I agree that it looks stunning in the flesh, it is impressive that Sony is able to make such a tiny notebook. But it doesn't look so impressive compared to the 13 inchers coming out.

I think I get at what you're saying, you have to judge this notebook in its own class, and I suppose in its class it is king, but the above notebooks aren't far off and seem to me to be a much better investment. Oh well, we're all different, what makes the world a great place.

But if anyone has bought one, I'd love to hear about it.

P.S. Ed, lay off those video reviews and let someone else do them, okay! ;)


December 10, 2008, 8:59 pm

I wish that were an option!

I see what you're saying and for the most part I agree - just yesterday I was saying to Andy that my gut reaction is to defend the TT because it is nice but if it came to the crunch would I find its smaller chassis that much more appealing than the slightly larger alternatives. In the end I couldn't really decide but considering the pasting it was getting in these comments I thought it only right to point out what its true failings are and what is just people's personal purchasing opinion.

As I said in my previous comment (and I feel even more strongly about it now given what you and others have said), there may be a market for a CD-less version of the TT that sits more comfortably in the niche between a premium netbook and these larger portable notebooks. It would save weight and cost over the TT and the extra space could be used to make the chassis stronger or even thinner or even be used to further save money by using larger components.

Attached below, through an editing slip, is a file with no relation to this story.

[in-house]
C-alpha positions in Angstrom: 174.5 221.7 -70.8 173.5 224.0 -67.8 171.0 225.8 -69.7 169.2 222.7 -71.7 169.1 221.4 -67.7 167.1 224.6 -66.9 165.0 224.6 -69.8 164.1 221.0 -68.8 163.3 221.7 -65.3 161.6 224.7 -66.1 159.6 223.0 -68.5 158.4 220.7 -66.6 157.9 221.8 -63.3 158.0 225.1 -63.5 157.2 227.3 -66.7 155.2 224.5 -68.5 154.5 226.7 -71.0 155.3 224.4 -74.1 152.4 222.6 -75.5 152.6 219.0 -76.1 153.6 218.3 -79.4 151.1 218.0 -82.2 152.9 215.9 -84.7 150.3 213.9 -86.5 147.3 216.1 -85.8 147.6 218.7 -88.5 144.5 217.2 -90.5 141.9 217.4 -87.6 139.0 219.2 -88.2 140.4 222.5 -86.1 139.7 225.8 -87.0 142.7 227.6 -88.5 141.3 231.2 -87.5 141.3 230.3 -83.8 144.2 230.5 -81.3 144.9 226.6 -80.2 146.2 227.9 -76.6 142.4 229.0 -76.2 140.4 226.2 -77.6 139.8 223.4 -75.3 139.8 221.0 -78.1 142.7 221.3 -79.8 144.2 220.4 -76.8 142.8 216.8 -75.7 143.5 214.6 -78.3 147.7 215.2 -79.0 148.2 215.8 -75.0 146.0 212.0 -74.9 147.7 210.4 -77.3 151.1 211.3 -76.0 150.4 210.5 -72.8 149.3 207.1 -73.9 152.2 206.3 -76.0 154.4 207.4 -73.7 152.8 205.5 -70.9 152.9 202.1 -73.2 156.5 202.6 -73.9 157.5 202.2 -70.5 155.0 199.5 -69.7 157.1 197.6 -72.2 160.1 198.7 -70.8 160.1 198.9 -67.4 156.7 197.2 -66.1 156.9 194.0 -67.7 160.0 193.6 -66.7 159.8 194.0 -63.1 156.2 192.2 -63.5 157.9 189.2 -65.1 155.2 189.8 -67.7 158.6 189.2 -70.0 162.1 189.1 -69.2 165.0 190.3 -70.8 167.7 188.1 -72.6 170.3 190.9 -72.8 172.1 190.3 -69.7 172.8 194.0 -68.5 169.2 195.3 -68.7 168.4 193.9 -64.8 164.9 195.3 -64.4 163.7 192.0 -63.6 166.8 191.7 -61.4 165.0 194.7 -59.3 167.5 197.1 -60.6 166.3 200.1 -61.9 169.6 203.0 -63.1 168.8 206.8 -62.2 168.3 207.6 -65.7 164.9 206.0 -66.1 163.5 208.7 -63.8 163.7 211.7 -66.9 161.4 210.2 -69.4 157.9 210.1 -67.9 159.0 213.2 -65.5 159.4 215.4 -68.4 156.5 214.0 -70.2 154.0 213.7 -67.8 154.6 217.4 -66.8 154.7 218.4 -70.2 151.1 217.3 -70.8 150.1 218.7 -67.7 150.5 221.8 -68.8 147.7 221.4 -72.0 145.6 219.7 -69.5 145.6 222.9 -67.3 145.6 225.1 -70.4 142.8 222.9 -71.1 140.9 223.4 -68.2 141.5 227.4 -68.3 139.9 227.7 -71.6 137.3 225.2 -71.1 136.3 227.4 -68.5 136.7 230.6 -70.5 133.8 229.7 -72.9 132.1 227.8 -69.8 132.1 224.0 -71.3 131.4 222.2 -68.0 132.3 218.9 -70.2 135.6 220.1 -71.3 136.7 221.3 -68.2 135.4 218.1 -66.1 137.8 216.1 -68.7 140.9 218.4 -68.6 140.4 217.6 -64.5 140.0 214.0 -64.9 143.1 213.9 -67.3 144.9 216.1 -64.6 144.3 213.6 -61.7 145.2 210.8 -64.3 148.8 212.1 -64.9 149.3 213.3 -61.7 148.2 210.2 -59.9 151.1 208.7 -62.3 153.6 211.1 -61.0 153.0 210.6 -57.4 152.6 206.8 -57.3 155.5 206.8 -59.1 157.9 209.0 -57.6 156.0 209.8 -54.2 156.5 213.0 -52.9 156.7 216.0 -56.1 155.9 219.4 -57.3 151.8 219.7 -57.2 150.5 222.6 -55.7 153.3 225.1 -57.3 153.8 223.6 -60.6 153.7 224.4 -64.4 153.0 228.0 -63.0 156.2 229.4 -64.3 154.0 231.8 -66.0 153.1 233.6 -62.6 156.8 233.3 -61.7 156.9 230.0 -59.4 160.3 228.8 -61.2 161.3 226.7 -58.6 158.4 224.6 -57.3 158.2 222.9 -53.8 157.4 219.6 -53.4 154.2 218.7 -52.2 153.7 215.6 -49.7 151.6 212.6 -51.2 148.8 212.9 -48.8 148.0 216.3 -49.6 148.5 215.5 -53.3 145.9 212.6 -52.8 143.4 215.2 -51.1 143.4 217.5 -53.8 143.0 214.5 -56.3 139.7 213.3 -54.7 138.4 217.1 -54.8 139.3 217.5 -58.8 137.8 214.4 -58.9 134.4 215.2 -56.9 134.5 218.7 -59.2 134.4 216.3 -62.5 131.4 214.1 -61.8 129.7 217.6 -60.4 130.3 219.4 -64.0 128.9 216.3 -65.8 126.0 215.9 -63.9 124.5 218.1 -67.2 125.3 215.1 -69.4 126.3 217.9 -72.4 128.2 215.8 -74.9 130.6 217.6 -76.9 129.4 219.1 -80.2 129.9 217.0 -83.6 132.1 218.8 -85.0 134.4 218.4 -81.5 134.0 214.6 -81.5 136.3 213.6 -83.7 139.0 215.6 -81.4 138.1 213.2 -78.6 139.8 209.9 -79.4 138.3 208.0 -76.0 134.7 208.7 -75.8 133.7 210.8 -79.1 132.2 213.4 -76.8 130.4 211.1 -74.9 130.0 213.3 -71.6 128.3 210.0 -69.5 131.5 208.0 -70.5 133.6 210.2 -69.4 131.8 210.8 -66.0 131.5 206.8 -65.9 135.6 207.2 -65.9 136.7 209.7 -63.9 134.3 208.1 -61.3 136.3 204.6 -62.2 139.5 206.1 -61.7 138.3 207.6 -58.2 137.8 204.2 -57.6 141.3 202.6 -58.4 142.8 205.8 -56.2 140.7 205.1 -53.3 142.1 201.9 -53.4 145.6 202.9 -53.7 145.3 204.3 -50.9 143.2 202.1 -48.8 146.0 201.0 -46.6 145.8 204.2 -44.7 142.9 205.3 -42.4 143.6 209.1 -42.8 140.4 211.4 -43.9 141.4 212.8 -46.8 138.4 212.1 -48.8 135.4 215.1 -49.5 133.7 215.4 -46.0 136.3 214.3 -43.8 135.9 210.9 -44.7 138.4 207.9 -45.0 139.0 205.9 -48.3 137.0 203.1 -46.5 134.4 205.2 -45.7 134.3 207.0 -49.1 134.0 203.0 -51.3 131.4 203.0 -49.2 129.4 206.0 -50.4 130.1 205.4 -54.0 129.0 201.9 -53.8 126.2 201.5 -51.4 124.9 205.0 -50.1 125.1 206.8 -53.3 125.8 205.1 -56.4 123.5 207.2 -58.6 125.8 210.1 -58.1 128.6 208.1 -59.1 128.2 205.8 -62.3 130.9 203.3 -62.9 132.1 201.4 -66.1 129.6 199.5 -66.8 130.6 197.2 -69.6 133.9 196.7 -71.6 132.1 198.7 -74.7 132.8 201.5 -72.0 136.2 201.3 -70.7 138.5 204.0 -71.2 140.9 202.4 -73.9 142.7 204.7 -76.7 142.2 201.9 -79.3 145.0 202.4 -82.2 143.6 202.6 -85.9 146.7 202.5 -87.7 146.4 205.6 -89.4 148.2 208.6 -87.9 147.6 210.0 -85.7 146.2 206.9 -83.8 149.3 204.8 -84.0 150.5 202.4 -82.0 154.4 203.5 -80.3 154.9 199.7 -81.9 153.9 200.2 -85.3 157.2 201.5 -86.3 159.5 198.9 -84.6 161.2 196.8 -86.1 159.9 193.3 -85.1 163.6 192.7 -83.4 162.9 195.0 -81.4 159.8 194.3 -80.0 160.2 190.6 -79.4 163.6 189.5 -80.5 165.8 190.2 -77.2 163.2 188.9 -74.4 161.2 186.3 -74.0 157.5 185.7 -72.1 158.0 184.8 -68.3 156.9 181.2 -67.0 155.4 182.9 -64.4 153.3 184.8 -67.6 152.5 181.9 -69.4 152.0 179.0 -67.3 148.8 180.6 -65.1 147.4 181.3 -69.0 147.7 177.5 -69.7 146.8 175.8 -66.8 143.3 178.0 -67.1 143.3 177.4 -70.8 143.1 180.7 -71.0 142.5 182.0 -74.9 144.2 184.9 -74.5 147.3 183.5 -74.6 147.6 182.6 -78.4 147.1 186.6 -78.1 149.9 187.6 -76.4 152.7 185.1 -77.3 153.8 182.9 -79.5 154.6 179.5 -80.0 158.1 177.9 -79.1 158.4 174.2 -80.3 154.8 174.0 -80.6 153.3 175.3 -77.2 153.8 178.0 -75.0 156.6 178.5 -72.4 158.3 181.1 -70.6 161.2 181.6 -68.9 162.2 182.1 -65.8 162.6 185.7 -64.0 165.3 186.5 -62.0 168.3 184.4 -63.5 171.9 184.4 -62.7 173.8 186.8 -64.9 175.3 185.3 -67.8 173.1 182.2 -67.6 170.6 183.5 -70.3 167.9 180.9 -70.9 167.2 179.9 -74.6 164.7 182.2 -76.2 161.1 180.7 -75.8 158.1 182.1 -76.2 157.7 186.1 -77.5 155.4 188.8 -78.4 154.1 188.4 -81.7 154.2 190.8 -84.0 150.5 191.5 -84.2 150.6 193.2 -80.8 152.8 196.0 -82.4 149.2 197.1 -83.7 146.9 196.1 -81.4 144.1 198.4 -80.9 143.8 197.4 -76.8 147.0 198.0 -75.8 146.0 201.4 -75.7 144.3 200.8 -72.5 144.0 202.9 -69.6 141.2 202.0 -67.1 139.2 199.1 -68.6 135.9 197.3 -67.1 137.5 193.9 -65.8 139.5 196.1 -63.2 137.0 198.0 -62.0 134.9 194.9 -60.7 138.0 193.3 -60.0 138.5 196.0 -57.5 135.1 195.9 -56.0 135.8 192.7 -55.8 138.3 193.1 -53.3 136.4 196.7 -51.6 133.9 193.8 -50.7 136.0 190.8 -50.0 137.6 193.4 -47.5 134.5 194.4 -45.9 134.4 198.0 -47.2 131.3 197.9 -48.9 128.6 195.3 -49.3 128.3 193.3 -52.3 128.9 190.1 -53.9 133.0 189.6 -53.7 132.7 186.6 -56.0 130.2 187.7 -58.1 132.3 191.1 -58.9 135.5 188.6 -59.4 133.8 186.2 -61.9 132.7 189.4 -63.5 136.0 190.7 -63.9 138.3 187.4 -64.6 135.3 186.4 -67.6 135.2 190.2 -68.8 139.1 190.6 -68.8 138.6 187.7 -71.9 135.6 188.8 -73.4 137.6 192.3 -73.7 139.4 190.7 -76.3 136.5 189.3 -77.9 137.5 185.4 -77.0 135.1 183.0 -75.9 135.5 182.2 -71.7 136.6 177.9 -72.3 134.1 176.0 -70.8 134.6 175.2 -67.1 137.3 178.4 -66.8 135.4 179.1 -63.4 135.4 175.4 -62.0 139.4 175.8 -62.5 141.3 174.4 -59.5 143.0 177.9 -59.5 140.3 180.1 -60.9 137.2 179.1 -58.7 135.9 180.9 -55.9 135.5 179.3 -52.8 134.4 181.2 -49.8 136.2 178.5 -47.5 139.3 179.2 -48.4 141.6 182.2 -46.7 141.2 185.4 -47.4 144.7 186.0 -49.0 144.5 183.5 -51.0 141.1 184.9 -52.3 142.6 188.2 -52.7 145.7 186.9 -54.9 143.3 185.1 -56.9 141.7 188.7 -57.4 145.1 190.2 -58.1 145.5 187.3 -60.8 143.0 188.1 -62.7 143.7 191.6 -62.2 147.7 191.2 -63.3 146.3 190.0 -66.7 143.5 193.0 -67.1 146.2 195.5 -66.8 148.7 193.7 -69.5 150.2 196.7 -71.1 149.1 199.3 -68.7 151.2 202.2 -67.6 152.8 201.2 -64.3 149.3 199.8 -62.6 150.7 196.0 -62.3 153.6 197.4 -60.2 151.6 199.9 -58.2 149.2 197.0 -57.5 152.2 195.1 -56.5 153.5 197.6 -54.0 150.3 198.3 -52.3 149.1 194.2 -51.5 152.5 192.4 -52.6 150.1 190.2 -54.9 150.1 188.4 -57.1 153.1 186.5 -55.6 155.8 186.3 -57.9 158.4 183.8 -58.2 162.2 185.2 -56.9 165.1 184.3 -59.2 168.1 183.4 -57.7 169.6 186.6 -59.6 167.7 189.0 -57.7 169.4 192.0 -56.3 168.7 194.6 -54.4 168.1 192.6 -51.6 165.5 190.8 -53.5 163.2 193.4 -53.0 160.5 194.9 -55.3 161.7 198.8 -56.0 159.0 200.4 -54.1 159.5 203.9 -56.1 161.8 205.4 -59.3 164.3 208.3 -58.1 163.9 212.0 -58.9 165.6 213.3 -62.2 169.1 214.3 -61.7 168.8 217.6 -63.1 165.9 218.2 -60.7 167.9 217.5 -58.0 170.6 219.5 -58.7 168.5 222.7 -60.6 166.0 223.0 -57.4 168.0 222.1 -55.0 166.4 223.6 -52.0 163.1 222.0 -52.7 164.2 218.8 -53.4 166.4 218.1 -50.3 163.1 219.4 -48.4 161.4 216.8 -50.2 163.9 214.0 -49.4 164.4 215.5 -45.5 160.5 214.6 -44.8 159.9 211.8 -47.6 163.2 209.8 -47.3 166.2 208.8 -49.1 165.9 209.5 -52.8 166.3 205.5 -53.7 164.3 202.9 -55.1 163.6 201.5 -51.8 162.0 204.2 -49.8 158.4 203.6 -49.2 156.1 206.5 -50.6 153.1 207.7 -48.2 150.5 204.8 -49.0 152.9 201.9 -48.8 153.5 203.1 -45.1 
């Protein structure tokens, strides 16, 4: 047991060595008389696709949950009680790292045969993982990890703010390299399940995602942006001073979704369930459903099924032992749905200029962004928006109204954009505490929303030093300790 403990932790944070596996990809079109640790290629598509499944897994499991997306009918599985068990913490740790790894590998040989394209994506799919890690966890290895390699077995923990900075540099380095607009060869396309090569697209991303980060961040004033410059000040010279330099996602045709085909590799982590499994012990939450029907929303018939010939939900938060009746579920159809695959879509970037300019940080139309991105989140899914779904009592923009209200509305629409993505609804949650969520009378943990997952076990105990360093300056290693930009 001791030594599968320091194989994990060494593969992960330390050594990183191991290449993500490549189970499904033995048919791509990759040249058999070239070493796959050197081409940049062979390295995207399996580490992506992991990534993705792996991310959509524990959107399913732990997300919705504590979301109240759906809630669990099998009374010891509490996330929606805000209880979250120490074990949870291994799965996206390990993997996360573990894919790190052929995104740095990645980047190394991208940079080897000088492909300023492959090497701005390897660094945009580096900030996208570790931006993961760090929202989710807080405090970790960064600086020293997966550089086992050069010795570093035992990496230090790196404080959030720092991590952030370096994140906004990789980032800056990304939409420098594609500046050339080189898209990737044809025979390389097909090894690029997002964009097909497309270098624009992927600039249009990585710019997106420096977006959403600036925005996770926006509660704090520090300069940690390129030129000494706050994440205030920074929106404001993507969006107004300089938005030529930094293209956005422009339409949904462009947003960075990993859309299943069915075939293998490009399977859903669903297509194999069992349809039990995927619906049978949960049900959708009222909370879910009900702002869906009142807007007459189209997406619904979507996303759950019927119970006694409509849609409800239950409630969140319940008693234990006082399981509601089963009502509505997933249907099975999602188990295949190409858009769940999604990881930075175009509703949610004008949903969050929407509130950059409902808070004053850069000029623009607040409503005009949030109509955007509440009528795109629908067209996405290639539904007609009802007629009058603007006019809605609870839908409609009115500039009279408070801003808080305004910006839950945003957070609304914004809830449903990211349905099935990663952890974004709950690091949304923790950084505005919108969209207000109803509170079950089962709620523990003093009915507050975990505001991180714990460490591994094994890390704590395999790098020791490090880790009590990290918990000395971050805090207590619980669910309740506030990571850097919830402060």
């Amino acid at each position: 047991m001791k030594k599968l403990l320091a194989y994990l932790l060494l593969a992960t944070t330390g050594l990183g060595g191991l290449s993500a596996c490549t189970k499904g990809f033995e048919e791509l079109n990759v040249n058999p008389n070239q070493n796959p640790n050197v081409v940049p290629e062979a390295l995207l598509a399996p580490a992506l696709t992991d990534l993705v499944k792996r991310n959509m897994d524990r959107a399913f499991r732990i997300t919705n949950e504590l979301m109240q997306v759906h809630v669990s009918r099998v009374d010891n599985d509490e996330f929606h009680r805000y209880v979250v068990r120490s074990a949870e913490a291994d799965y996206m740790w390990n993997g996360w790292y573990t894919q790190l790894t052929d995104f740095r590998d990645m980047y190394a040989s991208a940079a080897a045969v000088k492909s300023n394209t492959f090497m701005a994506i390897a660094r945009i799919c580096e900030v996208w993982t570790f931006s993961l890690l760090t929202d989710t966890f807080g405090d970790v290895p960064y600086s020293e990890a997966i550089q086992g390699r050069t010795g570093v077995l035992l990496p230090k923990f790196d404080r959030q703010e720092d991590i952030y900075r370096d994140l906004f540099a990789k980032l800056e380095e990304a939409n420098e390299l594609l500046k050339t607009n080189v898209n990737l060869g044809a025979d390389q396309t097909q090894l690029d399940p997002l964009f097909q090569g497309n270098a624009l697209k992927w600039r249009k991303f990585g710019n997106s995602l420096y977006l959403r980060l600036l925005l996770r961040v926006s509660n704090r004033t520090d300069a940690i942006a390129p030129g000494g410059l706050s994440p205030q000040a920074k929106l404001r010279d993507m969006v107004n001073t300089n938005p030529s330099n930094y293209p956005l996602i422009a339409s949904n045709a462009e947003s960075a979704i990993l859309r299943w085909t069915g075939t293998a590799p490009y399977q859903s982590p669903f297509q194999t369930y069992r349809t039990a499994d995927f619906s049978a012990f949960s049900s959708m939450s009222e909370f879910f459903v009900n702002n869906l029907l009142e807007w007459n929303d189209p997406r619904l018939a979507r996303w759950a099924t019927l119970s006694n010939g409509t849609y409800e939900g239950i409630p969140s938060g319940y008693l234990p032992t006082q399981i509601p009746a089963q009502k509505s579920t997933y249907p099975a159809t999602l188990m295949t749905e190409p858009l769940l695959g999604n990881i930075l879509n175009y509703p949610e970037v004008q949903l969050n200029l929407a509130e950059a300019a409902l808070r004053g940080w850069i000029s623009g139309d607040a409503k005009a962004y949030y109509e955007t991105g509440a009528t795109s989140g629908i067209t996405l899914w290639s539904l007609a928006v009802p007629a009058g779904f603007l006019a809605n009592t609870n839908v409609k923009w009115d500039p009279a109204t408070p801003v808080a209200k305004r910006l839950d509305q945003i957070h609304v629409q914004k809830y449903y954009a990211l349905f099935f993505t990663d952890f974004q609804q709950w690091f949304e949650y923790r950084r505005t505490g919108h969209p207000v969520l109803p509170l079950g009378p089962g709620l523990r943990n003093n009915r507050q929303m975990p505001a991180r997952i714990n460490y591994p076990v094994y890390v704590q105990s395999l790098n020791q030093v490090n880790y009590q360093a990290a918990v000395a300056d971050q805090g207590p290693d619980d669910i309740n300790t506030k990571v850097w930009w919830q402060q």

Just a thought.


December 11, 2008, 4:04 am

Having an optical drive in a notebook is sooo 2007. ;)

I have to echo your statements Ed, I've only owned a PC for 18 months and I have NEVER needed the optical drive when I have been out; in fact I primarily use it to rip music when at home.

I was also disappointed to see only 2 usb ports on this machine. Sony should have gotten rid of the VGA port (DIE!!!) and put in a third usb, the HDMI will suffice and people can always use an adapter if need be.

If Sony is going to get rid of the optical drive, I'd like to see them move into the 12 inch space. At least they'll be able to fit in a full size keyboard. They could get the weight below 3 pounds. And they would have a great little machine that is not too big or too small. Can't let Toshiba have all the fun!

P.S. I have to say, I love the fact that you guys engage your readers. Some sites you leave a comment and never get a response, even if you insult them! But you guys don't seem to take anything lying down. Hopefully when TR gets bigger you won't forget about us!


November 17, 2009, 8:21 pm

The Sony TZ had a 60whr battery and the Sony TT has a 59whr. They are closer than it looks if you just go by the mAh rating. Sony managed the power management a little differently with the TT. You need to use the silent button in the power management control centre to obtain very good battery life. If you use this setting with either balanced mode or power saver and 40% brightness you're looking at around 7-8hrs battery life.

I own one and have tested it.